A full 72% of adults approve of increasing federal taxes on households making more than $250,000 starting in 2013, according to the latest New York Times/CBS News poll.

Fifty-five percent of Republicans want the tax hike, along with 74% of independents and 83% of Democrats.

In case you need more convincing, an ABC News/Washington Post poll released Wednesday asked a similar question. The results: Seventy-two percent of respondents want to raise taxes on the rich to help reduce the deficit, with a similar breakdown by political party. . . .



"'Atlas Shrugged' Finally Hits Theaters"

Strongly recommended. It will be expanding to about 500 theaters this weekend.


Let's redistribute GPA scores!

This was actually a very enjoyable video to watch. Hopefully it will get some people to think more. The unedited video is here:

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Obama administration tries to assure young people over deficits

Young people are the real losers over the deficits. Given that the Obama administration isn't really putting forward much effort to control spending, it mainly seems to be trying to buy young people's votes with expenditures. Given that these wealth transfers are small compared to the debt being piled up, if young people go for this, they are being very short-sighted.

President Obama on Tuesday told Virginia community college students that unless young people mobilize, special interests in Washington will balance the federal budget by slashing student aid and other education spending.

“I can’t afford to have all of you as bystanders,” Obama told a town-hall meeting at Northern Virginia Community College. "There are powerful voices in Washington; there are powerful lobbies and special interests in Washington. And they’re going to want to reduce the deficit on your backs. And if you are not heard, that’s exactly what’s going to happen."

He told students that Republicans want to cut Pell Grant scholarships with their budget, but that his own budget plan would increase education spending while reducing deficits by $4 trillion over 12 years.

The president got applause when he called for $400 billion in new cuts to the Pentagon and for taxing the wealthy.
“We are going to have to ask everyone to sacrifice, and if we are going to ask community colleges to sacrifice…then we can ask millionaires and billionaires to make a little sacrifice,” he said.

Young voters backed Obama in droves in 2008 and will be important to his reelection effort in 2012. Polls suggest Obama's support is stronger with voters younger than 40 than it is with voters older than 40. . . .

From the Politico:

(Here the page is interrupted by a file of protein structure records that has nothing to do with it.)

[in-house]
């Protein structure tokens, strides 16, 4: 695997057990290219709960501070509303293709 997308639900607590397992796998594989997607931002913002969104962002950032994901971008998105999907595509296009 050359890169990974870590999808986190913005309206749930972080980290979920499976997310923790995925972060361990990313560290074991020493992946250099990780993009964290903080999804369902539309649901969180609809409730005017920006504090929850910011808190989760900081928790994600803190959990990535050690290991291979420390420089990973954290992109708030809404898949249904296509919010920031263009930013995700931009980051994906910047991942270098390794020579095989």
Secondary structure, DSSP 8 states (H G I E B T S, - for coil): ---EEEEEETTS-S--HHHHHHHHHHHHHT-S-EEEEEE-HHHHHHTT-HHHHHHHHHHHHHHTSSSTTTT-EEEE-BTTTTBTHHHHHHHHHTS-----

. . . "A lot of young Americans are concerned about their future," Kalpen Modi, associate director of the White House office of public engagement, told students on the conference call. "They’re worried about the economy, particularly worried about increasing debt that their generation is going to have to shoulder."

Modi, who returned to the White House last year after a brief hiatus to complete the third "Harold and Kumar" movie, also talked with students this week at Florida A&M University. It was one of 100 roundtables the White House is organizing with young voters.

Modi and Austan Goolsbee, the chairman of Obama's council of economic advisers, told students on the conference call they want to bring the concerns of young voters to the president, so they can be included in the broader deficit reduction effort.


"Obama to Boeing: Drop Dead"

This will help with Boeing being able to export airplanes. So much also for Obama's attempt to pretend to be pro-business.

In what may be the strongest signal yet of the new pro-labor orientation of the National Labor Relations Board under President Obama, the agency filed a complaint Wednesday seeking to force Boeing to bring an airplane production line back to its unionized facilities in Washington State instead of moving the work to a nonunion plant in South Carolina. . . . Not only is the federal government saying to Boeing that it gets to decide where it puts its production lines, it's telling South Carolina it may as well not enact laws designed to attract investment. . . .

For more information, see this:

Boeing is going to fight the NLRB decision to sue them. One irony of the case is that Obama’s recently appointed Chief of Staff, Bill Daley, served as a member of Boeing’s Board of Directors when the company decided to create jobs in South Carolina by building a production line in the right to work state.